Lit The Essential Guide to Warfare by Jason Fry and a pseudonymous Scotsman

Discussion in 'Literature' started by whateveritis12, May 17, 2010.

  1. AdmiralNick22 Fleet Admiral of Literature

    Manager
    Member Since:
    May 28, 2003
    star 6
    One area that I would love to see fully fleshed out and explained is the organization of the Galactic Alliance Defense Force. The evolution that the GADF underwent during the end of the Yuuzhan Vong War through the Second Galactic Civil War and finally through the end of the Sith-Imperial War is pretty remarkable. Lets look at what we know:

    At the time of the reorganization of the New Republic into the Galactic Federation of Free Alliances, we basically have four distinct, NRDF-style fleets. The First, Second, and Third Fleets are soley Alliance warships, while the Fourth Fleet is a combined GA/Imperial fleet under Pellaeon. This battle force basically is in place from the victory at Ebaq Nine through the liberation of Coruscant.

    By the time of the Swarm War, the GADF is back up to five federal fleets. Once again, these fleets seem to mirror the NRDF organization styles, as well as contain soley federal-controlled warships.

    Flash forward a few years to the outbreak of the Second Galactic Civil War, and things get interesting. Thanks to the great info in WOTC's Legacy Era Campaign Guide and the Essential Atlas, we learn that the GADF relied to a great degree of member navies that were assigned to federal control for various periods of time. Nine fleets are fielded, but at least two are Hapan warships and the Ninth Fleet is undescribed, though possibly it contains either entirely new warships (New Class Mk. II???) or reconditioned warships from prior eras (note that the Galactic Voyager served in the Ninth, IIRC). This causes huge problems, as member navies prefer to stay close to home and the GADF's federal ships are too thinly spread.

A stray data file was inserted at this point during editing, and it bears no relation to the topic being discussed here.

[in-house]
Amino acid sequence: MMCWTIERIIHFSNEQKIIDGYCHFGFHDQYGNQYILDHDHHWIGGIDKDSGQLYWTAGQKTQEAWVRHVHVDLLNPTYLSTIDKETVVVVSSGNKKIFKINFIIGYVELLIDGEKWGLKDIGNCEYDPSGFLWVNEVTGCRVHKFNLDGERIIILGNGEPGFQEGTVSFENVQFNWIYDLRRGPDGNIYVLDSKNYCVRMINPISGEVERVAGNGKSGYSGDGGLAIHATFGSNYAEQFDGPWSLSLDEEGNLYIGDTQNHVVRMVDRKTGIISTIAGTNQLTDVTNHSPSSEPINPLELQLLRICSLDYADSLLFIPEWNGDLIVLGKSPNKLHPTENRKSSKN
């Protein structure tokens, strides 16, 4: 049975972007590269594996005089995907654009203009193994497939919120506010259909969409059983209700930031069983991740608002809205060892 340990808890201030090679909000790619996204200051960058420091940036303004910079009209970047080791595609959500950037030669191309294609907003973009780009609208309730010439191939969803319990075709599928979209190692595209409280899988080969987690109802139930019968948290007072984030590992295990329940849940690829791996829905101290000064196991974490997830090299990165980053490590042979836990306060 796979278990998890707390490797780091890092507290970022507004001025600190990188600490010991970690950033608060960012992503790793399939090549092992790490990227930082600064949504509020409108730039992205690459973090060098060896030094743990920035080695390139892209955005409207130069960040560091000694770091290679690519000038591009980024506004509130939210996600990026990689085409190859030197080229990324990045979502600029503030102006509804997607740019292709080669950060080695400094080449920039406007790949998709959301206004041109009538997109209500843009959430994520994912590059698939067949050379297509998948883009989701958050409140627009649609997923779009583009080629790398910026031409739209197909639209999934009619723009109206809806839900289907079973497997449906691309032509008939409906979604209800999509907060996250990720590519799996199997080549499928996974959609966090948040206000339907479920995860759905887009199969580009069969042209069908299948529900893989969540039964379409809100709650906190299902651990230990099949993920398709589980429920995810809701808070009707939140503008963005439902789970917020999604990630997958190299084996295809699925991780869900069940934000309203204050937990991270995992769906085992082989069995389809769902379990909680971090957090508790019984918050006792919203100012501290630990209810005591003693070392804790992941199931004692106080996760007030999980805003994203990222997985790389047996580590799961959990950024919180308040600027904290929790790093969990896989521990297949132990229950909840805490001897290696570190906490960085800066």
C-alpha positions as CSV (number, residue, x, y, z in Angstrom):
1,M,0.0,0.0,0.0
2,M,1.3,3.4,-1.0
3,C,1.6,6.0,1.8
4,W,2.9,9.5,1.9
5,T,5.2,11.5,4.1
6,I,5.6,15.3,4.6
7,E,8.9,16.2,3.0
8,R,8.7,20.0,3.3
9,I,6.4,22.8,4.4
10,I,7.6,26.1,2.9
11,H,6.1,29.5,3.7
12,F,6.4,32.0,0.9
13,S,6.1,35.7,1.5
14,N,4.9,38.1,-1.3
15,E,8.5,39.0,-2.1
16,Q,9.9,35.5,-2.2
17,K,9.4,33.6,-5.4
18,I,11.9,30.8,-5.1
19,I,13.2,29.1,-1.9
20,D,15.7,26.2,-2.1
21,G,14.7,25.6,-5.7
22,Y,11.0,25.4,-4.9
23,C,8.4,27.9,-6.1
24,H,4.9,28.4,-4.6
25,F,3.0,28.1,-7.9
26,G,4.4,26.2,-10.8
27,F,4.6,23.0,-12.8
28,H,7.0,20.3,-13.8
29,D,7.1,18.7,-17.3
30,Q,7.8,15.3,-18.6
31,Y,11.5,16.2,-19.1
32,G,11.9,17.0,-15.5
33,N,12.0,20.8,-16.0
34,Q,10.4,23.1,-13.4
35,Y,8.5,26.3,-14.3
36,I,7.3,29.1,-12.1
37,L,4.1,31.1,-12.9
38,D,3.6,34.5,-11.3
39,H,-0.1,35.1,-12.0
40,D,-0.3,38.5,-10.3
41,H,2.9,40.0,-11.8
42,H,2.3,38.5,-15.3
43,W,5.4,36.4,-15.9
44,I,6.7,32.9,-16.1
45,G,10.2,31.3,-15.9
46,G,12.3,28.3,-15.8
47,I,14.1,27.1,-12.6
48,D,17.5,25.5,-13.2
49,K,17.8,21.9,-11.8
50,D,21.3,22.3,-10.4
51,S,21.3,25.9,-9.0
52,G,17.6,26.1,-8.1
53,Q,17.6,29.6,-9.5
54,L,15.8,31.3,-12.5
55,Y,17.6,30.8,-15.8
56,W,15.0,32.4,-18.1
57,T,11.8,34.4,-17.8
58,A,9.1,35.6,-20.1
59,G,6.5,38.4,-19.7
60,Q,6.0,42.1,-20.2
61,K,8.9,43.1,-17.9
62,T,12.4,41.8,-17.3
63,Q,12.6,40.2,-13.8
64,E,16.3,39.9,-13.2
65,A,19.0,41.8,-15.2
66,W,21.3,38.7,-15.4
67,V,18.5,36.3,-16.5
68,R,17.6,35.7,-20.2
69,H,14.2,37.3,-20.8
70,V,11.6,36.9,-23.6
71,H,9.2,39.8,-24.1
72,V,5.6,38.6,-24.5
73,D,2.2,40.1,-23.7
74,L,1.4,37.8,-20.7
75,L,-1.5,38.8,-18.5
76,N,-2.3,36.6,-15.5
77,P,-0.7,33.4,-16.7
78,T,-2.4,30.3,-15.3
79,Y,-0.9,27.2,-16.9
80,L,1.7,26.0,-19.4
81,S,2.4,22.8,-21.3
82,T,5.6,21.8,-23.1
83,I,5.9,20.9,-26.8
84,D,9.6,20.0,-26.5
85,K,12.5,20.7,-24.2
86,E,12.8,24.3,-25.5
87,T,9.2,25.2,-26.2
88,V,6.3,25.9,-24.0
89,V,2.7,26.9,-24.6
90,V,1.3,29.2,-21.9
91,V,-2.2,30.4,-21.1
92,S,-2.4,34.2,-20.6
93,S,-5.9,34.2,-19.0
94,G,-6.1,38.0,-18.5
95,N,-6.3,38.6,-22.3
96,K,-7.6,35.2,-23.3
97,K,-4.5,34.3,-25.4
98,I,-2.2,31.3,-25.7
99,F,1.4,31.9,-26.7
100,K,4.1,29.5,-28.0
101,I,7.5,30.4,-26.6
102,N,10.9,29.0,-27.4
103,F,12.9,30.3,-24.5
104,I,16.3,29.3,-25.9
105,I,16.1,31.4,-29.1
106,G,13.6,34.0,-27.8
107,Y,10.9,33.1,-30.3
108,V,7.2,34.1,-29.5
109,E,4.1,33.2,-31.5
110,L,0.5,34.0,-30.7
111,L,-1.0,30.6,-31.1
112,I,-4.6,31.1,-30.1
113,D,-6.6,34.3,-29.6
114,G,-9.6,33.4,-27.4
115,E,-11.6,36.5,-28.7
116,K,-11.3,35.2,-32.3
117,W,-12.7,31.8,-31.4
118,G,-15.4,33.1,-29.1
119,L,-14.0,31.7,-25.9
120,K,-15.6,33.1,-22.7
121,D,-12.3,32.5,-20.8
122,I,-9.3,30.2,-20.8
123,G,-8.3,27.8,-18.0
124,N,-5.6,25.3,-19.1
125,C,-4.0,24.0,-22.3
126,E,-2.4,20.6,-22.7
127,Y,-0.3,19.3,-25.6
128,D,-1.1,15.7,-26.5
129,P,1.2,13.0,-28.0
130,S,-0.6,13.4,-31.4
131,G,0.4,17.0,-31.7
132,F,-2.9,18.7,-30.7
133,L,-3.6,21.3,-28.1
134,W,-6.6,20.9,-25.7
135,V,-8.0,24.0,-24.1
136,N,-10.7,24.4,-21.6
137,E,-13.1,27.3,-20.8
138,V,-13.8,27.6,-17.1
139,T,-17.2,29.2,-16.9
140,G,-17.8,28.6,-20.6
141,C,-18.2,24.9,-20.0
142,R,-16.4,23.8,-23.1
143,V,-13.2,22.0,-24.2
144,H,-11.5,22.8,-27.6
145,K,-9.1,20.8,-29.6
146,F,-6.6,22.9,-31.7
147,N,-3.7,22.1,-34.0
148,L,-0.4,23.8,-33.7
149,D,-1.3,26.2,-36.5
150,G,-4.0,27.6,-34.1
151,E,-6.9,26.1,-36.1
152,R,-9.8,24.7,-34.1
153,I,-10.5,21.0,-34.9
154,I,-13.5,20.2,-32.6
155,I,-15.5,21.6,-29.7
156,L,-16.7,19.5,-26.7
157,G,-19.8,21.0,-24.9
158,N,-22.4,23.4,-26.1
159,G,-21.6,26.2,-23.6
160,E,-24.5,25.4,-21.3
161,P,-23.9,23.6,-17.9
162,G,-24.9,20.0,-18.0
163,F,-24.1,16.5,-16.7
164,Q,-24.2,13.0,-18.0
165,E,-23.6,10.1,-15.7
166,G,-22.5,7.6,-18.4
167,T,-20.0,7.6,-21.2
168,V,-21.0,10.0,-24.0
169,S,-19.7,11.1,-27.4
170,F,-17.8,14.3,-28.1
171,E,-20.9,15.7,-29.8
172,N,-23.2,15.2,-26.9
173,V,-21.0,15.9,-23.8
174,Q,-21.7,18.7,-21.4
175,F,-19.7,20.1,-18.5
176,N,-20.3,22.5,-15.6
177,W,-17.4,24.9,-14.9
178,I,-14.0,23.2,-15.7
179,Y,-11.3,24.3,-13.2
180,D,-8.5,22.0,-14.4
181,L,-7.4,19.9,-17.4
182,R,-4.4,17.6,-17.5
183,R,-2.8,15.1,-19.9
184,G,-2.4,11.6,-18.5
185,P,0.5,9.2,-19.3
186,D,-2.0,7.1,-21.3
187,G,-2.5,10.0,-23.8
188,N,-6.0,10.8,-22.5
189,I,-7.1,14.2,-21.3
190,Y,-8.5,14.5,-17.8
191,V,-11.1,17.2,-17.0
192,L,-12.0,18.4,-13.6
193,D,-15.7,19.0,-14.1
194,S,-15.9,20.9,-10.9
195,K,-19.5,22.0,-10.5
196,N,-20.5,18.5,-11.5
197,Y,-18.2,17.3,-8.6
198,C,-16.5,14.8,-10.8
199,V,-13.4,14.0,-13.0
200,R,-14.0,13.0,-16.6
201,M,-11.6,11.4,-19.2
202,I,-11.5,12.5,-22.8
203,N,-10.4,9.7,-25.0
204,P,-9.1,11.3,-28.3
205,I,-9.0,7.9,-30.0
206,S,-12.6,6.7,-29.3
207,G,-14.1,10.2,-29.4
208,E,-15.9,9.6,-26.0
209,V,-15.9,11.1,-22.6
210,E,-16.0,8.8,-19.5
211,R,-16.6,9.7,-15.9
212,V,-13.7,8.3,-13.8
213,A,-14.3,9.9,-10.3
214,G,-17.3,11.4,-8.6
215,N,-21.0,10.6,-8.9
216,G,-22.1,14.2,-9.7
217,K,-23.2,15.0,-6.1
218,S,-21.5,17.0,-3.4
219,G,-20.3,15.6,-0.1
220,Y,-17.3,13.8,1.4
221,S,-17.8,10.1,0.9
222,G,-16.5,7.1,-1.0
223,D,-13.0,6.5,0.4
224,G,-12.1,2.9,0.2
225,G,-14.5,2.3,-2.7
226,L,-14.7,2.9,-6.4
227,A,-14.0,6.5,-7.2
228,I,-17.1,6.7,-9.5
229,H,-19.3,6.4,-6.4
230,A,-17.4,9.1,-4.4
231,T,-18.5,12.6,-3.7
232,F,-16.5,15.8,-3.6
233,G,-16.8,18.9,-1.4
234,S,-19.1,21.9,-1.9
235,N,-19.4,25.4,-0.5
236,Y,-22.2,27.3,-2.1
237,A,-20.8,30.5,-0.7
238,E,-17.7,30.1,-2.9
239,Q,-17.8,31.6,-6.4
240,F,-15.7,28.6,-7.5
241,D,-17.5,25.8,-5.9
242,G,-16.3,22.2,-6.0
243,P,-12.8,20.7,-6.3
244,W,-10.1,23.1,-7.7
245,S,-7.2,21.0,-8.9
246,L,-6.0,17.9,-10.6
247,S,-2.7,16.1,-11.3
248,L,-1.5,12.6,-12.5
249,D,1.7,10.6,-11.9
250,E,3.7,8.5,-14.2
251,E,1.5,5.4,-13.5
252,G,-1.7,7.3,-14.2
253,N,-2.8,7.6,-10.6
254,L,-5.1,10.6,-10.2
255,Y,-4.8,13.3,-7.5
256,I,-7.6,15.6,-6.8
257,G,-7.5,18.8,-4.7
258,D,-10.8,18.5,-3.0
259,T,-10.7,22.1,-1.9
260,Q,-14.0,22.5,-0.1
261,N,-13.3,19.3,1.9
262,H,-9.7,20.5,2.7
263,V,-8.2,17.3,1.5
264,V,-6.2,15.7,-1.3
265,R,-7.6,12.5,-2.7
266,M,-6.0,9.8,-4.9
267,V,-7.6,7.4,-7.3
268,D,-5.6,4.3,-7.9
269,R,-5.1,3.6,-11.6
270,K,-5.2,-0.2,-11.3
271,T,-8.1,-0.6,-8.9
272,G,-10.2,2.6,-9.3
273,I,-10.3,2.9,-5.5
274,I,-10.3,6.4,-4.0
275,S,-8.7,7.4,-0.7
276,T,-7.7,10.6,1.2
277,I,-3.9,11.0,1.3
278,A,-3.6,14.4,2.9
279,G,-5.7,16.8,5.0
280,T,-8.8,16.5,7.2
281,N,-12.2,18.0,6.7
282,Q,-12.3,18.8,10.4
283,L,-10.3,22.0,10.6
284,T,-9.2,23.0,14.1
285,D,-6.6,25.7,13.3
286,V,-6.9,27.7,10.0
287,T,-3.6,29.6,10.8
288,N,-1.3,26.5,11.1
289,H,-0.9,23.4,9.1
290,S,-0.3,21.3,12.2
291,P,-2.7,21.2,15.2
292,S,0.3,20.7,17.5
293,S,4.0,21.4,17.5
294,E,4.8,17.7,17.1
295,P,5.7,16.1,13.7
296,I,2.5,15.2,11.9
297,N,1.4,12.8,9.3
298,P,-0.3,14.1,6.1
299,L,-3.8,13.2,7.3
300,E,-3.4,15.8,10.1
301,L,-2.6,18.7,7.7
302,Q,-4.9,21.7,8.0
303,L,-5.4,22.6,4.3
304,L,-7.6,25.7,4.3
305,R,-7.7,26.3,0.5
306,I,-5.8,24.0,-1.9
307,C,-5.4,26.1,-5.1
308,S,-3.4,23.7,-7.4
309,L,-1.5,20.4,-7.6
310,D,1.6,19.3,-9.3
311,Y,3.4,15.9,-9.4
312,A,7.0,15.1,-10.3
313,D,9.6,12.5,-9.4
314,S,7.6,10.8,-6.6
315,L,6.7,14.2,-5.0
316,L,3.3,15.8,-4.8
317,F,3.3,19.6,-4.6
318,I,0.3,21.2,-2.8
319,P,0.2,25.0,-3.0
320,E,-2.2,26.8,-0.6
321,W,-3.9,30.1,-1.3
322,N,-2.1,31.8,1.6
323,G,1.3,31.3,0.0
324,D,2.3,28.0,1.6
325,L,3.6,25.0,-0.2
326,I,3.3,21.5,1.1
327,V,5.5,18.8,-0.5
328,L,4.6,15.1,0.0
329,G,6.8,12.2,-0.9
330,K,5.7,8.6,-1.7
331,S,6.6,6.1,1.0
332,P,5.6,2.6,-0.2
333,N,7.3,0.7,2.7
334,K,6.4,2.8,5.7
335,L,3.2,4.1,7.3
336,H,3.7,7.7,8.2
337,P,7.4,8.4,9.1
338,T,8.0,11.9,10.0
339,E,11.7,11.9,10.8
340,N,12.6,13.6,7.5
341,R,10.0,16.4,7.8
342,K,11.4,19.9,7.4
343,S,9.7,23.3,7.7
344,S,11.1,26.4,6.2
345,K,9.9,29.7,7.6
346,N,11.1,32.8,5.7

Frankly, the most interesting part (to me at least) is the major reorganization that occurs in the years following the SGCW. As the LECG points out, the Galactic Alliance government realizes that it cannot/should not rely on member navies for security of it's borders. The Senate, for the first time since probably the Clone Wars, provides the funding to building a truly federal navy, albeit composed of smaller, more advanced ships instread of massive dreadnaughts like the Viscount. What is also interesting is the fact that the numbered fleets are largely done away with in preference of US Navy style regional fleets. We suddenly have the Core Fleet, the Inner Rim Fleet, the Mid Rim Fleet, the Expansion Region Fleet, and the Outer Rim Fleet, possibly more. Very similar to modern USN regional commands like Pacific Command, European Command, Central Command, etc.

    I would love to know how these regional fleets are organized. If the USN model is followed, one could presume that each fleet (ie, Core Fleet) is composed of a several numbered fleets. These numbered fleets are all under the auspices of the regional command and are assigned to particular important regions/worlds/assets.

    Not only that, but it would be interesting to see a Cracken's Threat Dossier-style explantion of individual fleet organization. How many ships to a task force, task forces to a battle group, battle groups to a fleet, fleets to a regional fleet, etc.

    Of course, I can go on and on about the Galactic Alliance Navy. Hell, I am hoping that Admiral Stazi's GA Remnant fleet is organized similar to the old Rebel Fleet (ie, roving battle lines detached from main fleet), but I digress. It is time to cook dinner and I am pretty sure that I am starting to drone on like a old professor. :p